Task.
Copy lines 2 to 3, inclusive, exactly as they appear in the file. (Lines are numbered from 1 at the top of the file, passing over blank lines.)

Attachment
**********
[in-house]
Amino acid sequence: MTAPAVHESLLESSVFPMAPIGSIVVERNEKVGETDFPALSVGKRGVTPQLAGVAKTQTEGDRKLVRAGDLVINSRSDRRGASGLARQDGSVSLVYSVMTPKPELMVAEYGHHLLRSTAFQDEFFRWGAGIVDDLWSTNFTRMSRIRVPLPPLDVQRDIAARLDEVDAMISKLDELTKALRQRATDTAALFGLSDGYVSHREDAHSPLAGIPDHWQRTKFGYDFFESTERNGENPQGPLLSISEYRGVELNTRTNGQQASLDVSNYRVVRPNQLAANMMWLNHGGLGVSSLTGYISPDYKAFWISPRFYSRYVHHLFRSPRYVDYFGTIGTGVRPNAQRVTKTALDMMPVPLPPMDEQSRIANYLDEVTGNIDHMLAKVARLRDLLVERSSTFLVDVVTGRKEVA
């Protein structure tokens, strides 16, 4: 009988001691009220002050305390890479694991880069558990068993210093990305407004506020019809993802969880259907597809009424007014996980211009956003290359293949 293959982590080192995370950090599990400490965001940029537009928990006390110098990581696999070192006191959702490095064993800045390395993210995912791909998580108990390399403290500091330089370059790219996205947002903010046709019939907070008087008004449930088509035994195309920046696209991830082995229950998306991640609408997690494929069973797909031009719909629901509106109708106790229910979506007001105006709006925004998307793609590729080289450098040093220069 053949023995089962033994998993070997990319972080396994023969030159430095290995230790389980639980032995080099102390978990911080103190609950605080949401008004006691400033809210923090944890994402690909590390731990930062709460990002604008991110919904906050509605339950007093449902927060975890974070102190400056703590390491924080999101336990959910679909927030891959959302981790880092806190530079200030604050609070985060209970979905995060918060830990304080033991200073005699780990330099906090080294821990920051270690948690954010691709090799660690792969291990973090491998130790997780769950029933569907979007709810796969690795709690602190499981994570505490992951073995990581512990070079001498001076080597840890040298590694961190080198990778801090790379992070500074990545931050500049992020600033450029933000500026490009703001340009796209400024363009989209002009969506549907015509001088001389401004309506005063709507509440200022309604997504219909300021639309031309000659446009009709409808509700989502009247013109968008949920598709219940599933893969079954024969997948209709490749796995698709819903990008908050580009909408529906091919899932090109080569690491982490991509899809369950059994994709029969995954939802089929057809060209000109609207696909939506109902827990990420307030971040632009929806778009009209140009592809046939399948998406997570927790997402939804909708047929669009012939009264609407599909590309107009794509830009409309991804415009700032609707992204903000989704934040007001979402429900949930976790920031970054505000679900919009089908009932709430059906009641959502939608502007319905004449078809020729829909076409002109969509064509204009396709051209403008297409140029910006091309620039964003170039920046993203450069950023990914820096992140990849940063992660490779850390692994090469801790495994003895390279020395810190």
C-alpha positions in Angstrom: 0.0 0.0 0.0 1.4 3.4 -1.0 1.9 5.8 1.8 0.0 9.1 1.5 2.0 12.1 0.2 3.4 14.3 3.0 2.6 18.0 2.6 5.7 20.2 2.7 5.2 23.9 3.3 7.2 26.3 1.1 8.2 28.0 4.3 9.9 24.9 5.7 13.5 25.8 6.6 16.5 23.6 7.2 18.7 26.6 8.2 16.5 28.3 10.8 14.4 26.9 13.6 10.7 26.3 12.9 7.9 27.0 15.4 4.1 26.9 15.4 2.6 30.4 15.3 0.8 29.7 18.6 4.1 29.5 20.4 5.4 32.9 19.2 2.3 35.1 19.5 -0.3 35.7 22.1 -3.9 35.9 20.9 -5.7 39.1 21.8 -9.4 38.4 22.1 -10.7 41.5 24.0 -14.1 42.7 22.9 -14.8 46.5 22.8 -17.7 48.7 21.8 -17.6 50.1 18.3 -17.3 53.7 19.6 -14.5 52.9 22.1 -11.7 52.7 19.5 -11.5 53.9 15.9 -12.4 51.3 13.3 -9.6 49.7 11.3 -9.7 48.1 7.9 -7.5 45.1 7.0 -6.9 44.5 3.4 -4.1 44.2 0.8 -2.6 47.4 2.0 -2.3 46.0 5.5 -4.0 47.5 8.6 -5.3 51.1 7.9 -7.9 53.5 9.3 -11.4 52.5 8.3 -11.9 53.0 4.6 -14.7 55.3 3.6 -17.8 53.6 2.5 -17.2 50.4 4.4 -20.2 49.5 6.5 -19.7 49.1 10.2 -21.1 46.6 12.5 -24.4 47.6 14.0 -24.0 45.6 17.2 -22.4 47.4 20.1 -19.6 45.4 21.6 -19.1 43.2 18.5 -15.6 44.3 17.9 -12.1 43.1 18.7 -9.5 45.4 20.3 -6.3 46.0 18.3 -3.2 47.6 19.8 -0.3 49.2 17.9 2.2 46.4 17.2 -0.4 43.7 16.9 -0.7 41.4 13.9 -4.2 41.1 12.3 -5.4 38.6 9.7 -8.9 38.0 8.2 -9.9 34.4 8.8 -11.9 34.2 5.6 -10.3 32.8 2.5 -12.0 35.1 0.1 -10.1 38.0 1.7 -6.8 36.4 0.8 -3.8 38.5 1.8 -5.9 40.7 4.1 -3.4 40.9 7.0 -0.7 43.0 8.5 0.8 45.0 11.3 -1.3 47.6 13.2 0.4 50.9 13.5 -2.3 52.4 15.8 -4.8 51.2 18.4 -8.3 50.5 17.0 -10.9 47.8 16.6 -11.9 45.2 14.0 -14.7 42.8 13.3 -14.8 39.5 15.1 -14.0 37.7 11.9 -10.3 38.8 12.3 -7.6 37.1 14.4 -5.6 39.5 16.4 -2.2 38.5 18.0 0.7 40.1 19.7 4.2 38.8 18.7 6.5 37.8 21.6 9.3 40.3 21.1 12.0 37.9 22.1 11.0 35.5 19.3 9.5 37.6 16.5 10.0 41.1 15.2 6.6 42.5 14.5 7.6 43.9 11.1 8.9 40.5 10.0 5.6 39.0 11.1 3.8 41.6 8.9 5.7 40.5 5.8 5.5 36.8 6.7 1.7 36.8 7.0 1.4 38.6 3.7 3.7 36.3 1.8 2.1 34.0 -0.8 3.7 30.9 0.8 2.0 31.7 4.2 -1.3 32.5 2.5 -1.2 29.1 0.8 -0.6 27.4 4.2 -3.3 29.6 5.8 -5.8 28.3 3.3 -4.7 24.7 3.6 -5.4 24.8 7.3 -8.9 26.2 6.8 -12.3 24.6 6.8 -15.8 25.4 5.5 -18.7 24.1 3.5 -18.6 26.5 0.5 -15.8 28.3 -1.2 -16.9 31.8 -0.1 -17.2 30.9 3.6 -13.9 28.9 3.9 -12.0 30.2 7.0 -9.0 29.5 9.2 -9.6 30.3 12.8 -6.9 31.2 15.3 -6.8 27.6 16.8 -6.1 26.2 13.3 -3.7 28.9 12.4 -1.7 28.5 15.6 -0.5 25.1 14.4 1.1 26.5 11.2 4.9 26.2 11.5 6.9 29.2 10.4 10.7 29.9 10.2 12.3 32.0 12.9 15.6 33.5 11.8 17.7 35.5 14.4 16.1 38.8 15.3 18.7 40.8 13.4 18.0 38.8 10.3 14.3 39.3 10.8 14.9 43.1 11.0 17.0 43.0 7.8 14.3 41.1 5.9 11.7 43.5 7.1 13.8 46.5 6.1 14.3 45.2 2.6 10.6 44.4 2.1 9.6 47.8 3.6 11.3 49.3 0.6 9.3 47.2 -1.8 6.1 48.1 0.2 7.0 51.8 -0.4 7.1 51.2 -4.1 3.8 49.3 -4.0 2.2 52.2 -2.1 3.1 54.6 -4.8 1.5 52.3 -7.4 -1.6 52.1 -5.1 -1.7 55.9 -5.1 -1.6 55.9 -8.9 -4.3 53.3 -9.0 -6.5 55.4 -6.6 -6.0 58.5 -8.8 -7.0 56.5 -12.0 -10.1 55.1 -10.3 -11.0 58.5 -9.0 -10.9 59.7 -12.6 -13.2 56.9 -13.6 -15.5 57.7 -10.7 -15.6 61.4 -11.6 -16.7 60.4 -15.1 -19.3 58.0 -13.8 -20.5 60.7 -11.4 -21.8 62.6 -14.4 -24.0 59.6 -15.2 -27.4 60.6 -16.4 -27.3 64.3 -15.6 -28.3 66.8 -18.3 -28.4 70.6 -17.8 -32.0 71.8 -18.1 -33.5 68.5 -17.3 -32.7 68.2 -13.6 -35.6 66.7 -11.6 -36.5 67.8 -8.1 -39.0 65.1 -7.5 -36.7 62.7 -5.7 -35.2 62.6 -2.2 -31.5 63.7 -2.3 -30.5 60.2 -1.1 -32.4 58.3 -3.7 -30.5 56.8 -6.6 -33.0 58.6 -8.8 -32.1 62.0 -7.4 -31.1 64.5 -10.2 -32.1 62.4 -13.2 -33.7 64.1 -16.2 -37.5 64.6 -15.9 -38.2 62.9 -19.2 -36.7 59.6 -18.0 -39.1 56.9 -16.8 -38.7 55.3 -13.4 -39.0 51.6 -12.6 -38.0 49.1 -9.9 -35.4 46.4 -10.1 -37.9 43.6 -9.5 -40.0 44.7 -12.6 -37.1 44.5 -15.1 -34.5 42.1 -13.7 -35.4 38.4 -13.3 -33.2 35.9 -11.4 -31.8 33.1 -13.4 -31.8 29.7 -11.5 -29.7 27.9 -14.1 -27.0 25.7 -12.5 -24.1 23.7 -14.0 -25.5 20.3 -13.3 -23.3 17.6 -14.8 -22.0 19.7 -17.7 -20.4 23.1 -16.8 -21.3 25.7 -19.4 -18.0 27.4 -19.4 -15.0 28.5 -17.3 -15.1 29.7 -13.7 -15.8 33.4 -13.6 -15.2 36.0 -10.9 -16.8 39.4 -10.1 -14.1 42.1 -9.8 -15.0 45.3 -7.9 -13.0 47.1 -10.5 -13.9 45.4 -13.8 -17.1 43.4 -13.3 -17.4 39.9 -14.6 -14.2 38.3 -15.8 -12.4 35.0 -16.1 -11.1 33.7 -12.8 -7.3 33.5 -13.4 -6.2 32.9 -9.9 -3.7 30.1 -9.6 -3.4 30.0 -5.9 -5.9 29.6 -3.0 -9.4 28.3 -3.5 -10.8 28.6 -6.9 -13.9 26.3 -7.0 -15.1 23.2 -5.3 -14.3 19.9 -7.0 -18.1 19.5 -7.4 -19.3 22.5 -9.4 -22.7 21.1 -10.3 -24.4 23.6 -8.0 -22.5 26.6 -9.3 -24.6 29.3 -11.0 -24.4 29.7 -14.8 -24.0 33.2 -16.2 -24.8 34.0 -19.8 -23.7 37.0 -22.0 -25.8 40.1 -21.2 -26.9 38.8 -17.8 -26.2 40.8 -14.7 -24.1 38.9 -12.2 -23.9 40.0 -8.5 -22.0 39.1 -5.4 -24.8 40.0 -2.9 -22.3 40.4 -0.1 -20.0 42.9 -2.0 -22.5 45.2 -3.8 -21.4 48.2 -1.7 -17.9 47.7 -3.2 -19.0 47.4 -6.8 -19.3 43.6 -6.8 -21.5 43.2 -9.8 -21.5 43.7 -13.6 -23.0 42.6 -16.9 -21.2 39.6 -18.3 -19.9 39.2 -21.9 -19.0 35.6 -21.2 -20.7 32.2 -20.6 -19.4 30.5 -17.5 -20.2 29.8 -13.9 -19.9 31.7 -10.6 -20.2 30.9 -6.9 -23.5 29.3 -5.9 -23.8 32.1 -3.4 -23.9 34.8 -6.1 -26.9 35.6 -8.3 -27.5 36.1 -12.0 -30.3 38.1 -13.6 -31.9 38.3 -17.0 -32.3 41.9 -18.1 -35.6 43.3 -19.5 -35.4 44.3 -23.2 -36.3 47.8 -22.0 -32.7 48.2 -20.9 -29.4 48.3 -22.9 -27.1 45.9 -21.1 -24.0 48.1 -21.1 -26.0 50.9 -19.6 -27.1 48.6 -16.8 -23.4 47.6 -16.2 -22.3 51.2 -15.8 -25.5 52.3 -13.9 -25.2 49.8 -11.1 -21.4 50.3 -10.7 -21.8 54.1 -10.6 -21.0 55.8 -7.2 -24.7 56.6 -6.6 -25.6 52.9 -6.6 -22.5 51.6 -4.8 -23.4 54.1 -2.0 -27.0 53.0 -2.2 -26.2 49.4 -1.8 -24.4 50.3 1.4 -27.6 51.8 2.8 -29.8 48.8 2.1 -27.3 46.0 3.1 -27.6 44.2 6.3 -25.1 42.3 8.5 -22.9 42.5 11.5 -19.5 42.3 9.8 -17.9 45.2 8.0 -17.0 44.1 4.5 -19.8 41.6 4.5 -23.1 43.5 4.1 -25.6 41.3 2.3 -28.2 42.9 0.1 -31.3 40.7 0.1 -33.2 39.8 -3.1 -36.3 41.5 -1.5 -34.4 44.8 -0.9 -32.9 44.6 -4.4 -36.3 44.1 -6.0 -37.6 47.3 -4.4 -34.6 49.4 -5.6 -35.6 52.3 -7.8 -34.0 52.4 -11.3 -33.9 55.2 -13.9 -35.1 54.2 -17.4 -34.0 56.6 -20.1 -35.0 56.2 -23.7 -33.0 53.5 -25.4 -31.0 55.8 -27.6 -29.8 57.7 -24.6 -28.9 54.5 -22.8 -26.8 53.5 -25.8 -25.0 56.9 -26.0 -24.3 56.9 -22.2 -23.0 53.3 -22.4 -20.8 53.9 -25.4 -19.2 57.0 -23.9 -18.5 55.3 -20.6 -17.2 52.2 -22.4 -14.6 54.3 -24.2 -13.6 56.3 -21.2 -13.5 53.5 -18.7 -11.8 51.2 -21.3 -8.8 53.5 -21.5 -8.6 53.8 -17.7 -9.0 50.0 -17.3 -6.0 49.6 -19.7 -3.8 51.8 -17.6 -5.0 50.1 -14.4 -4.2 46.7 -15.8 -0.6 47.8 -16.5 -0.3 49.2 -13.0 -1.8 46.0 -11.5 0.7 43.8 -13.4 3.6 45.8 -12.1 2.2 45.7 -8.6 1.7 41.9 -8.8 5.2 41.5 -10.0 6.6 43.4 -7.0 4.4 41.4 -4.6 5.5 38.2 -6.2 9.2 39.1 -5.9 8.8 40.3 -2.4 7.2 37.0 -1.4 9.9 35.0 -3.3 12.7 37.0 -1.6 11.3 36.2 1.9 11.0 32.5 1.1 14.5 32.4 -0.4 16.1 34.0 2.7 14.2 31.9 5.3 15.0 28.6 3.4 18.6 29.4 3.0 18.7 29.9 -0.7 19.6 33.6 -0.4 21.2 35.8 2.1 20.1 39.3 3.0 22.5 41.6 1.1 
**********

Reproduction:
Amino acid sequence: MTAPAVHESLLESSVFPMAPIGSIVVERNEKVGETDFPALSVGKRGVTPQLAGVAKTQTEGDRKLVRAGDLVINSRSDRRGASGLARQDGSVSLVYSVMTPKPELMVAEYGHHLLRSTAFQDEFFRWGAGIVDDLWSTNFTRMSRIRVPLPPLDVQRDIAARLDEVDAMISKLDELTKALRQRATDTAALFGLSDGYVSHREDAHSPLAGIPDHWQRTKFGYDFFESTERNGENPQGPLLSISEYRGVELNTRTNGQQASLDVSNYRVVRPNQLAANMMWLNHGGLGVSSLTGYISPDYKAFWISPRFYSRYVHHLFRSPRYVDYFGTIGTGVRPNAQRVTKTALDMMPVPLPPMDEQSRIANYLDEVTGNIDHMLAKVARLRDLLVERSSTFLVDVVTGRKEVA
């Protein structure tokens, strides 16, 4: 009988001691009220002050305390890479694991880069558990068993210093990305407004506020019809993802969880259907597809009424007014996980211009956003290359293949 293959982590080192995370950090599990400490965001940029537009928990006390110098990581696999070192006191959702490095064993800045390395993210995912791909998580108990390399403290500091330089370059790219996205947002903010046709019939907070008087008004449930088509035994195309920046696209991830082995229950998306991640609408997690494929069973797909031009719909629901509106109708106790229910979506007001105006709006925004998307793609590729080289450098040093220069 053949023995089962033994998993070997990319972080396994023969030159430095290995230790389980639980032995080099102390978990911080103190609950605080949401008004006691400033809210923090944890994402690909590390731990930062709460990002604008991110919904906050509605339950007093449902927060975890974070102190400056703590390491924080999101336990959910679909927030891959959302981790880092806190530079200030604050609070985060209970979905995060918060830990304080033991200073005699780990330099906090080294821990920051270690948690954010691709090799660690792969291990973090491998130790997780769950029933569907979007709810796969690795709690602190499981994570505490992951073995990581512990070079001498001076080597840890040298590694961190080198990778801090790379992070500074990545931050500049992020600033450029933000500026490009703001340009796209400024363009989209002009969506549907015509001088001389401004309506005063709507509440200022309604997504219909300021639309031309000659446009009709409808509700989502009247013109968008949920598709219940599933893969079954024969997948209709490749796995698709819903990008908050580009909408529906091919899932090109080569690491982490991509899809369950059994994709029969995954939802089929057809060209000109609207696909939506109902827990990420307030971040632009929806778009009209140009592809046939399948998406997570927790997402939804909708047929669009012939009264609407599909590309107009794509830009409309991804415009700032609707992204903000989704934040007001979402429900949930976790920031970054505000679900919009089908009932709430059906009641959502939608502007319905004449078809020729829909076409002109969509064509204009396709051209403008297409140029910006091309620039964003170039920046993203450069950023990914820096992140990849940063992660490779850390692994090469801790495994003895390279020395810190």